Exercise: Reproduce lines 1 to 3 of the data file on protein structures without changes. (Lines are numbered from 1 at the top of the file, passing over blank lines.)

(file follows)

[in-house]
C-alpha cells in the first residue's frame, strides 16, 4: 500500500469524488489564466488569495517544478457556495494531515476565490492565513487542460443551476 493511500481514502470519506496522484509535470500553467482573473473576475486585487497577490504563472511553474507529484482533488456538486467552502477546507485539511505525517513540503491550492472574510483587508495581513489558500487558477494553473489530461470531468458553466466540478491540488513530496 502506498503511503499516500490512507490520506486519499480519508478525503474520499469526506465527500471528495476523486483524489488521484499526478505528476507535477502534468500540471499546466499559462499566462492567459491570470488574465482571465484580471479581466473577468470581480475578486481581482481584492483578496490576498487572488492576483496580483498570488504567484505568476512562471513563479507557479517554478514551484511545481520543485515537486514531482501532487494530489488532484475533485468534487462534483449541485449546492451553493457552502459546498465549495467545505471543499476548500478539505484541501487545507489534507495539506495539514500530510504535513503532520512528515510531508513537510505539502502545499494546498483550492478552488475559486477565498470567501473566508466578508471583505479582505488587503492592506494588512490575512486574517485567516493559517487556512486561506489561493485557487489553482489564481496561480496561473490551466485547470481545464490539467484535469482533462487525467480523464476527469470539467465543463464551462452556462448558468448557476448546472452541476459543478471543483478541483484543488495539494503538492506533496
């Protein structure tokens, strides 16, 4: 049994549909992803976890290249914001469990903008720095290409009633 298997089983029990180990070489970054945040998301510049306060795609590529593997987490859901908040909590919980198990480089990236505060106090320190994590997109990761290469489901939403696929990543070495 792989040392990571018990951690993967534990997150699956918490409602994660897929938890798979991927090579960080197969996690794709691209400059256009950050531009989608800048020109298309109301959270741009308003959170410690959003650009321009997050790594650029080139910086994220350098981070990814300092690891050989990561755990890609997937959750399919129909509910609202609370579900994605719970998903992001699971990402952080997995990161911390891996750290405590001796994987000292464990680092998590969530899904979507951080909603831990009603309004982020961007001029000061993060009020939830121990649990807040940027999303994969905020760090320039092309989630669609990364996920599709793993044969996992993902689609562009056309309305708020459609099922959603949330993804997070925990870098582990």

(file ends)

[in-house]
C-alpha cells in the first residue's frame, strides 16, 4: 500500500469524488489564466488569495517544478457556495494531515476565490492565513487542460443551476 493511500481514502470519506496522484509535470500553467482573473473576475486585487497577490504563472511553474507529484482533488456538486467552502477546507485539511505525517513540503491550492472574510483587508495581513489558500487558477494553473489530461470531468458553466466540478491540488513530496 502506498503511503499516500490512507490520506486519499480519508478525503474520499469526506465527500471528495476523486483524489488521484499526478505528476507535477502534468500540471499546466499559462499566462492567459491570470488574465482571465484580471479581466473577468470581480475578486481581482481584492483578496490576498487572488492576483496580483498570488504567484505568476512562471513563479507557479517554478514551484511545481520543485515537486514531482501532487494530489488532484475533485468534487462534483449541485449546492451553493457552502459546498465549495467545505471543499476548500478539505484541501487545507489534507495539506495539514500530510504535513503532520512528515510531508513537510505539502502545499494546498483550492478552488475559486477565498470567501473566508466578508471583505479582505488587503492592506494588512490575512486574517485567516493559517487556512486561506489561493485557487489553482489564481496561480496561473490551466485547470481545464490539467484535469482533462487525467480523464476527469470539467465543463464551462452556462448558468448557476448546472452541476459543478471543483478541483484543488495539494503538492506533496
């Protein structure tokens, strides 16, 4: 049994549909992803976890290249914001469990903008720095290409009633 298997089983029990180990070489970054945040998301510049306060795609590529593997987490859901908040909590919980198990480089990236505060106090320190994590997109990761290469489901939403696929990543070495 792989040392990571018990951690993967534990997150699956918490409602994660897929938890798979991927090579960080197969996690794709691209400059256009950050531009989608800048020109298309109301959270741009308003959170410690959003650009321009997050790594650029080139910086994220350098981070990814300092690891050989990561755990890609997937959750399919129909509910609202609370579900994605719970998903992001699971990402952080997995990161911390891996750290405590001796994987000292464990680092998590969530899904979507951080909603831990009603309004982020961007001029000061993060009020939830121990649990807040940027999303994969905020760090320039092309989630669609990364996920599709793993044969996992993902689609562009056309309305708020459609099922959603949330993804997070925990870098582990």